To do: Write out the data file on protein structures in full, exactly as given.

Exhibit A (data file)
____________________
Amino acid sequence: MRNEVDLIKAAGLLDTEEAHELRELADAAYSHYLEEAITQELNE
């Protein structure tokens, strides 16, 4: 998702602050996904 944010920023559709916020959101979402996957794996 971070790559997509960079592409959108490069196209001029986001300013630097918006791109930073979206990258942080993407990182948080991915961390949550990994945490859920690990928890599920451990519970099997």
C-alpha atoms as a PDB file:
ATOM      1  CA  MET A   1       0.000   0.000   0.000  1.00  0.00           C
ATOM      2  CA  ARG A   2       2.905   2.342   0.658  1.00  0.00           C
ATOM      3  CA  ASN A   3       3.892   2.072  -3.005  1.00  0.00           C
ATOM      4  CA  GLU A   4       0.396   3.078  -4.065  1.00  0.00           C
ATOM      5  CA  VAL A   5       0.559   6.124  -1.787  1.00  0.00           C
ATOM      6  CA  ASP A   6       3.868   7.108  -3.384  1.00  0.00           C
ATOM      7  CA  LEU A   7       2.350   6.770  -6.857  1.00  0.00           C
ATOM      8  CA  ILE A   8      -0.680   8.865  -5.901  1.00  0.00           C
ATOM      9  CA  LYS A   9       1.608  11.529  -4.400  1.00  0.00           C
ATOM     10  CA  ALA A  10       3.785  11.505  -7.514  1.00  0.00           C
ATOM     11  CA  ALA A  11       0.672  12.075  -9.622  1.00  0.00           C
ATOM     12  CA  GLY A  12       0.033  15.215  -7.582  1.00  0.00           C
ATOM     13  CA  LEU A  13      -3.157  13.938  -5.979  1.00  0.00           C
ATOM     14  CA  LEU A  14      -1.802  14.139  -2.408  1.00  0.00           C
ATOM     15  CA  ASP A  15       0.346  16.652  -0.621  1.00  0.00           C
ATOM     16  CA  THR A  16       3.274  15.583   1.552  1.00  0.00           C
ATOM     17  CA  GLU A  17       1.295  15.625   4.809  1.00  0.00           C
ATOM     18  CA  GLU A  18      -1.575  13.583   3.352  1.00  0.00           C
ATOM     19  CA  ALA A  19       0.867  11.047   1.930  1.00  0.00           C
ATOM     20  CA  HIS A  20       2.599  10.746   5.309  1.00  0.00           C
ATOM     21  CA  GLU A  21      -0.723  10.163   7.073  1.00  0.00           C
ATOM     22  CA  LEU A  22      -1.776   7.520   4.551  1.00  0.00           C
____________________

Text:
Amino acid sequence: MRNEVDLIKAAGLLDTEEAHELRELADAAYSHYLEEAITQELNE
């Protein structure tokens, strides 16, 4: 998702602050996904 944010920023559709916020959101979402996957794996 971070790559997509960079592409959108490069196209001029986001300013630097918006791109930073979206990258942080993407990182948080991915961390949550990994945490859920690990928890599920451990519970099997």
C-alpha atoms as a PDB file:
ATOM      1  CA  MET A   1       0.000   0.000   0.000  1.00  0.00           C
ATOM      2  CA  ARG A   2       2.905   2.342   0.658  1.00  0.00           C
ATOM      3  CA  ASN A   3       3.892   2.072  -3.005  1.00  0.00           C
ATOM      4  CA  GLU A   4       0.396   3.078  -4.065  1.00  0.00           C
ATOM      5  CA  VAL A   5       0.559   6.124  -1.787  1.00  0.00           C
ATOM      6  CA  ASP A   6       3.868   7.108  -3.384  1.00  0.00           C
ATOM      7  CA  LEU A   7       2.350   6.770  -6.857  1.00  0.00           C
ATOM      8  CA  ILE A   8      -0.680   8.865  -5.901  1.00  0.00           C
ATOM      9  CA  LYS A   9       1.608  11.529  -4.400  1.00  0.00           C
ATOM     10  CA  ALA A  10       3.785  11.505  -7.514  1.00  0.00           C
ATOM     11  CA  ALA A  11       0.672  12.075  -9.622  1.00  0.00           C
ATOM     12  CA  GLY A  12       0.033  15.215  -7.582  1.00  0.00           C
ATOM     13  CA  LEU A  13      -3.157  13.938  -5.979  1.00  0.00           C
ATOM     14  CA  LEU A  14      -1.802  14.139  -2.408  1.00  0.00           C
ATOM     15  CA  ASP A  15       0.346  16.652  -0.621  1.00  0.00           C
ATOM     16  CA  THR A  16       3.274  15.583   1.552  1.00  0.00           C
ATOM     17  CA  GLU A  17       1.295  15.625   4.809  1.00  0.00           C
ATOM     18  CA  GLU A  18      -1.575  13.583   3.352  1.00  0.00           C
ATOM     19  CA  ALA A  19       0.867  11.047   1.930  1.00  0.00           C
ATOM     20  CA  HIS A  20       2.599  10.746   5.309  1.00  0.00           C
ATOM     21  CA  GLU A  21      -0.723  10.163   7.073  1.00  0.00           C
ATOM     22  CA  LEU A  22      -1.776   7.520   4.551  1.00  0.00           C